William Bowie (engineer)

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William Bowie
William Bowie
BornMay 6, 1872
Grassland, Annapolis Junction, Maryland
DiedAugust 28, 1940 (1940-08-29) (aged 68)
AwardsWilliam Bowie Medal (1939)
Scientific career

William Bowie, B.S., C.E., M.A. (May 6, 1872 – August 28, 1940) was an American geodetic engineer.

Background and education[edit]

Bowie was born at Grassland, an historic estate near Annapolis Junction, Anne Arundel County, Maryland, to Thomas John Bowie and Susanna Anderson. He was educated in public schools, at St. John's College in Annapolis, Maryland, Trinity College in Hartford, Connecticut (B.S. 1893; M.A. 1907; Sc.D. 1919), and Lehigh (C.E. 1895; Sc.D. 1922). He received honorary degrees (LL.D. 1936) from the University of Edinburgh, Scotland, at the meeting of the International Union of Geodesy and Geophysics (IUGG) of which he was president from 1933 to 1936, and from George Washington University (Sc.D. 1937).[1]


In 1895 Bowie entered the United States Coast and Geodetic Survey. During World War I he served in the United States Army Corps of Engineers as a major.

He represented the United States at various international geodetic conferences and congresses. His scientific researches had to do with the theory of isostasy and its applications to dynamic and structural geology. He retired from government service at the age of 64 in 1936.

Bowie's professional activity was directed toward three general objectives:

  • "Promotion of mapping of the United States and its territories and improvement of cartographic methods and technique.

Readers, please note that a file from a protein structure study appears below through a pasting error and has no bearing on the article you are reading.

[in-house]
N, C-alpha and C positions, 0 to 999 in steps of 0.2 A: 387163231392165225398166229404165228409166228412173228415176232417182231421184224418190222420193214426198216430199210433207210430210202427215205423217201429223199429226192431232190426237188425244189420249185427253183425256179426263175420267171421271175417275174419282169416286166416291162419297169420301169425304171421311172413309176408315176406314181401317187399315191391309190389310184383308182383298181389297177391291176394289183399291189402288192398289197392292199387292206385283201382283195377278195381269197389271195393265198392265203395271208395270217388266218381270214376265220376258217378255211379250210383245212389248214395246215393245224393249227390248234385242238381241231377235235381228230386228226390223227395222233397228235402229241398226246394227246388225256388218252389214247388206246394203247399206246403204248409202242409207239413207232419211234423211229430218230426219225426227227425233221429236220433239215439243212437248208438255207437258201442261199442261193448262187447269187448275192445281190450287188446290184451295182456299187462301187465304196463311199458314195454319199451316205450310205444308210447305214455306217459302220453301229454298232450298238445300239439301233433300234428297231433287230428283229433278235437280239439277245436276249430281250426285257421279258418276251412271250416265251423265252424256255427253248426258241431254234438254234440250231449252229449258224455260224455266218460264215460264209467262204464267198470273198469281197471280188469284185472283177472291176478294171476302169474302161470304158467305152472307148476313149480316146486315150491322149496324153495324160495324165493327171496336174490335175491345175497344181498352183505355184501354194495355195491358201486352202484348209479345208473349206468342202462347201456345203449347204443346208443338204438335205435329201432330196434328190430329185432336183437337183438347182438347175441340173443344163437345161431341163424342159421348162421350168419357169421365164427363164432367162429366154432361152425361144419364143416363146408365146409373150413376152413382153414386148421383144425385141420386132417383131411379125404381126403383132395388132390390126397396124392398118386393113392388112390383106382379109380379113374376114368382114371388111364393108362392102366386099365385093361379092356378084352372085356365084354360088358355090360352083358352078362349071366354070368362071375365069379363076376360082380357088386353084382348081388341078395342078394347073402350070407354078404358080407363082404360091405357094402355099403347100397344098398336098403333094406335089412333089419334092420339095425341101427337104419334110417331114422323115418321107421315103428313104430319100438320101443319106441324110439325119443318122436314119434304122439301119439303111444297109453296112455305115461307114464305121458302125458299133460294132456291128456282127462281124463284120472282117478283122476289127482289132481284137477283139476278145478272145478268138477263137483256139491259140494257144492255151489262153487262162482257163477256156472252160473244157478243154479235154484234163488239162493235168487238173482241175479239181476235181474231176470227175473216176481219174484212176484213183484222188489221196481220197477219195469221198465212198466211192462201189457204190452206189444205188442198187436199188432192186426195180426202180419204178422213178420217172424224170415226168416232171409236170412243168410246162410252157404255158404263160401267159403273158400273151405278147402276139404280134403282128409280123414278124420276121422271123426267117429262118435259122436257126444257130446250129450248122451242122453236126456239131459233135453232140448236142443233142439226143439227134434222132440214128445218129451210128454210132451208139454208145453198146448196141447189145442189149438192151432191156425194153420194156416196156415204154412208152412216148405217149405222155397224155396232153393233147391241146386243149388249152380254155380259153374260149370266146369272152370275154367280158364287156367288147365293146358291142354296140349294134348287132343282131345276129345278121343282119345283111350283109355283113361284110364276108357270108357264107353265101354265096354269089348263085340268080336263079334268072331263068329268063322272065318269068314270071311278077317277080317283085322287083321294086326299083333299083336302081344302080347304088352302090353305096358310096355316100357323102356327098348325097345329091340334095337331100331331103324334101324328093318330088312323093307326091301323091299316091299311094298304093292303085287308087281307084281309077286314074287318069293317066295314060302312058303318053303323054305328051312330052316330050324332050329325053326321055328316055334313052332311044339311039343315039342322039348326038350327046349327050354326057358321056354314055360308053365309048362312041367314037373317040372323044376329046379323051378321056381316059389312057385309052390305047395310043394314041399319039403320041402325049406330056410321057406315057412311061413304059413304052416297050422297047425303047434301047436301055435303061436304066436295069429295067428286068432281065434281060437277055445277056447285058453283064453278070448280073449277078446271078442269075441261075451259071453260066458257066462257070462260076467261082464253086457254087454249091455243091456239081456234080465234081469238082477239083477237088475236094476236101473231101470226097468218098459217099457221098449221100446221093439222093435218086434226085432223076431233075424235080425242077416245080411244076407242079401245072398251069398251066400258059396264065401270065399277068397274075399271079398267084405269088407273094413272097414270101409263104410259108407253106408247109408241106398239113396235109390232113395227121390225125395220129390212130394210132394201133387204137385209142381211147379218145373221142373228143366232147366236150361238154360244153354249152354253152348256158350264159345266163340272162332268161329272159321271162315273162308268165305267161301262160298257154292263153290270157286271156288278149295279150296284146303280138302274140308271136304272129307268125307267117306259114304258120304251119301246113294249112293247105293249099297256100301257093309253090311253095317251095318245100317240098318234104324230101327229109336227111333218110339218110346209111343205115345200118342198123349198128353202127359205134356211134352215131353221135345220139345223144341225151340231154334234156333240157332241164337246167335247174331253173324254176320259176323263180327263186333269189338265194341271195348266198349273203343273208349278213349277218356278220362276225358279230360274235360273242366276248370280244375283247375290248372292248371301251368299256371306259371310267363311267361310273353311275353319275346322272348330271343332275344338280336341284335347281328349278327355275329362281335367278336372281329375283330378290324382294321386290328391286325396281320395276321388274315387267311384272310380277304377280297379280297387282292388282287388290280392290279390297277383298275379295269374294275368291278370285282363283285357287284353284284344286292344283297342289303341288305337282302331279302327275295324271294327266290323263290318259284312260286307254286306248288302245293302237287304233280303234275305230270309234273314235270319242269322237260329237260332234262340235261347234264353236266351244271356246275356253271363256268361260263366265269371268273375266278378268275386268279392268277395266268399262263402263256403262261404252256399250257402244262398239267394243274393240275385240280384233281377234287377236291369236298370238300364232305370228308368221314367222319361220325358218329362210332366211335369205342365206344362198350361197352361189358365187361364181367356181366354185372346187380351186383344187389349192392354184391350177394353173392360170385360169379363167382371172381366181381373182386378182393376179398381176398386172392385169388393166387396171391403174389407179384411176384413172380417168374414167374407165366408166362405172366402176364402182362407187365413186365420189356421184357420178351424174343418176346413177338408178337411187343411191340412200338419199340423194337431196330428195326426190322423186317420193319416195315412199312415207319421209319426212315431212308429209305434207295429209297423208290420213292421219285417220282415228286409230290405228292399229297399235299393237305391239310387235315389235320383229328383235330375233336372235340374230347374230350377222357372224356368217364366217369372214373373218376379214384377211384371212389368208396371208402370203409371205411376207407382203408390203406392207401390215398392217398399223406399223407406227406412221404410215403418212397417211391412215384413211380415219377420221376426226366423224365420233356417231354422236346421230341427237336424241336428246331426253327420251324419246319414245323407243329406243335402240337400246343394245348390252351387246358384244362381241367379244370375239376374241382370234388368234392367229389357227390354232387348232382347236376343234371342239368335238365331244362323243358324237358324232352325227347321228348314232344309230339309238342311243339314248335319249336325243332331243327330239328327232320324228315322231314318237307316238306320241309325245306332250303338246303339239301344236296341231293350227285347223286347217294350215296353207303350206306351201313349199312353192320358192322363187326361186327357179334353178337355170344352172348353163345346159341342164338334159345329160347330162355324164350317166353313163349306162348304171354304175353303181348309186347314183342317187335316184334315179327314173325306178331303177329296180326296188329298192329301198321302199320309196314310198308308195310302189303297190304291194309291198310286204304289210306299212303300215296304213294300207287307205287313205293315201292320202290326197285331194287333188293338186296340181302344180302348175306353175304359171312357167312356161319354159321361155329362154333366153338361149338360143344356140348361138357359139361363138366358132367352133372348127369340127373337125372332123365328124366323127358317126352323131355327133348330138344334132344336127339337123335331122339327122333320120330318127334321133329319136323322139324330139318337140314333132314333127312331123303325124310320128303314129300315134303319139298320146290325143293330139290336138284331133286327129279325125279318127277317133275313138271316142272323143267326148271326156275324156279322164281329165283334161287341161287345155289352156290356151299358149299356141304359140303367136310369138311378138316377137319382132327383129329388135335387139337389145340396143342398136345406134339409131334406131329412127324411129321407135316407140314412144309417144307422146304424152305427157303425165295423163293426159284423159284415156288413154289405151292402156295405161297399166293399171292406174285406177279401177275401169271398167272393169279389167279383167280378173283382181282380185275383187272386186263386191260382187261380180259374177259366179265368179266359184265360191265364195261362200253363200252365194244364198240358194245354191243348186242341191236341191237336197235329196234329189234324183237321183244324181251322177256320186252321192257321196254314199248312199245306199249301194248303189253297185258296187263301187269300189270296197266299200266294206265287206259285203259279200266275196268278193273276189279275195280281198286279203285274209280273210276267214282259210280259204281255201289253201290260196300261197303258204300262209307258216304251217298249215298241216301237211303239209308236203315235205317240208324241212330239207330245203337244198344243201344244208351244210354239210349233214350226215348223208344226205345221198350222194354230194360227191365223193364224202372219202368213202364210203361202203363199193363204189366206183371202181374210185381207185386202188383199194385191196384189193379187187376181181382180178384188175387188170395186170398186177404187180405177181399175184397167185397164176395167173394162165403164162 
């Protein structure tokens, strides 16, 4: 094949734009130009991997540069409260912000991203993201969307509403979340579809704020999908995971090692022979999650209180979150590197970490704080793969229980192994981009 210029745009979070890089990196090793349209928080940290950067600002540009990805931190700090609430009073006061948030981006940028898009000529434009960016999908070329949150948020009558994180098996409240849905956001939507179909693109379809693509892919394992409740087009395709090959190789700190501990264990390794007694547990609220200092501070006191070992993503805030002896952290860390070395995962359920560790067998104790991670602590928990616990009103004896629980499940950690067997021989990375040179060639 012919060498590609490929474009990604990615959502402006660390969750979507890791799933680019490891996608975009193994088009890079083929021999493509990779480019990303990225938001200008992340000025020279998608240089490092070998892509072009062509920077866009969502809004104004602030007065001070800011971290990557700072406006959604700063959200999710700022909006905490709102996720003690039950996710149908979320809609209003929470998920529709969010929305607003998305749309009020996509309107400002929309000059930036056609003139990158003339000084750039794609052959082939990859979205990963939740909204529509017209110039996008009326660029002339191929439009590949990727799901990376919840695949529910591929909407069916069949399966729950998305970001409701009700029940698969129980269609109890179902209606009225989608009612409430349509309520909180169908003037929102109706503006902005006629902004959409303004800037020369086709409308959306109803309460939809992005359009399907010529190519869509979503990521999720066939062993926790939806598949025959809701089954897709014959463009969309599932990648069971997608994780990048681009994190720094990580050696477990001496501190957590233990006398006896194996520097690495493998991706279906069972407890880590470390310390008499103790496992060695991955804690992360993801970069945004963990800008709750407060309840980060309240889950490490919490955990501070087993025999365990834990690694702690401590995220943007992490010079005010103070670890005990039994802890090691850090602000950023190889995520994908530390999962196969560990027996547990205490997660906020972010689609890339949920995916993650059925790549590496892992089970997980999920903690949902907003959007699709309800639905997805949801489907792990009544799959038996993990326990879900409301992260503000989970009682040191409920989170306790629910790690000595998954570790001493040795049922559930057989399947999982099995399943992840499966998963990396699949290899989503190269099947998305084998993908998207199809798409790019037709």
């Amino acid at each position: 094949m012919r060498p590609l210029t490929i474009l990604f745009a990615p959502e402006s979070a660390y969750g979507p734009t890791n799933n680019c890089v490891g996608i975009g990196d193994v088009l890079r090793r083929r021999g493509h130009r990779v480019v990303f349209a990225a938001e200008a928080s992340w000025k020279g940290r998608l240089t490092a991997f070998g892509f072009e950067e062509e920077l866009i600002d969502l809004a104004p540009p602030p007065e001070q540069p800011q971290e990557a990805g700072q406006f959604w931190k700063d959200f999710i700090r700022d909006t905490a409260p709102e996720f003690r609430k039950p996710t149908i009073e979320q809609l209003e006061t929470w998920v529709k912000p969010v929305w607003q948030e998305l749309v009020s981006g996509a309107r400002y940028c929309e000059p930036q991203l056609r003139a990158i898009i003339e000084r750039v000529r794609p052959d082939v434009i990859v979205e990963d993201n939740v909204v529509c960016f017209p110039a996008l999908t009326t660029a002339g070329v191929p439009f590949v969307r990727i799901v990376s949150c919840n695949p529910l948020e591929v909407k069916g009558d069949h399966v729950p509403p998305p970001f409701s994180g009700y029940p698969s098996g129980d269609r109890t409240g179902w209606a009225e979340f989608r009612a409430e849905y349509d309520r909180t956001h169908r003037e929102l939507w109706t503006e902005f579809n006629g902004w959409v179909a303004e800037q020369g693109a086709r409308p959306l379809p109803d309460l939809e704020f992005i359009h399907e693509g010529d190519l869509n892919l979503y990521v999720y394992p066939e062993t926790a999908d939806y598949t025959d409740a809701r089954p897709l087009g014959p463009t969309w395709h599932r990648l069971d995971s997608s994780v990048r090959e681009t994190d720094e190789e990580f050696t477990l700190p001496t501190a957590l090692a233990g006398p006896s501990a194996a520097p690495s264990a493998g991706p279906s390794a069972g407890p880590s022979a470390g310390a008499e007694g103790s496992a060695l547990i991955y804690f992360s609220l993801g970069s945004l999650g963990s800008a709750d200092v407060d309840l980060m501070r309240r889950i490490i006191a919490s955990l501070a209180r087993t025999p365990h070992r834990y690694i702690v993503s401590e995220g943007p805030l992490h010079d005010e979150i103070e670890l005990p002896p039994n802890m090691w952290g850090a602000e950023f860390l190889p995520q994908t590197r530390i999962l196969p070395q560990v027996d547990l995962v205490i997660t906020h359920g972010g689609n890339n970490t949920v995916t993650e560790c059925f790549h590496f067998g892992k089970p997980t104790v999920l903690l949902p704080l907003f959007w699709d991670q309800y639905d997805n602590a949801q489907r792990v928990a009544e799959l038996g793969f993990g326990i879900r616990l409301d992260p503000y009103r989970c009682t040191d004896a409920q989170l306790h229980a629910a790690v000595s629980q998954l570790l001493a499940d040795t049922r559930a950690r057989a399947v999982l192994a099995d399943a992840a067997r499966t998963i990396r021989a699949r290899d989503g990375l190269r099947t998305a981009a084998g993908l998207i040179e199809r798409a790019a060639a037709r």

• Expansion of geodetic work and improvement of instruments and methods.
  • Promotion of interest and progress in geophysical sciences, through the media of national and international bodies."[1]

He was elected in 1907 a Fellow of the American Association for the Advancement of Science,[2] in 1925 a Fellow of the American Physical Society,[3] and in 1927 a Member of the National Academy of Sciences.[2]

He was the first President of the American Geophysical Union from 1920 to 1922 and served as president a second time from 1929 to 1932.

In 1932, Bowie received the Prix Charles Lagrange from the Académie royale des Sciences, des Lettres et des Beaux-Arts de Belgique.[4] He later received the Franklin Institute's Elliott Cresson Medal in 1937.


An Episcopalian, Bowie married Elizabeth Taylor Wattles of Alexandria, Virginia, on June 28, 1899. Together, they had two children, William (Jr.) and Clagett. William died after a three-week illness and lies buried in Arlington National Cemetery.[1]


Two undersea features, the Bowie Seamount and the Bowie Canyon, are named after William Bowie.[5] The William Bowie Medal, the highest honor of the American Geophysical Union, is named in his honor.[6] The U.S. Coast and Geodetic Survey coastal survey ship USC&GS Bowie (CSS 27), in commission from 1946 to 1967, was named for him.[7]

See also[edit]


  1. ^ a b c Fleming, J . A. (1951), William Bowie, 1872—1940 A Biographical Memoir (PDF), Washington D.C.: National Academy of Sciences, pp. 61–63
  2. ^ a b Soler, Tomás (2014). "William Bowie: Eminent Scientist and First Chairman (1926–1940) of ASCE's Surveying and Mapping Division" (PDF). Journal of Surveying Engineering. 140: 2–11. doi:10.1061/(ASCE)SU.1943-5428.0000117. (See p. 3.)
  3. ^ "APS Fellow Archive". American Physical Society. (search on year=1925 and institution=All)
  4. ^ "Notes" (PDF). Bulletin of the American Mathematical Society. 39 (3): 189–194. 1933. doi:10.1090/s0002-9904-1933-05579-9. Retrieved 30 March 2012.
  5. ^ "Undersea Features History". National Geospatial-Intelligence Agency. Archived from the original on 11 February 2012. Retrieved 30 March 2012.
  6. ^ "William Bowie Medal - Honors Program". Retrieved 3 October 2016.
  7. ^ NOAA History: Coast and Geodetic Survey Ships: Bowie

Selected bibliography[edit]

External links[edit]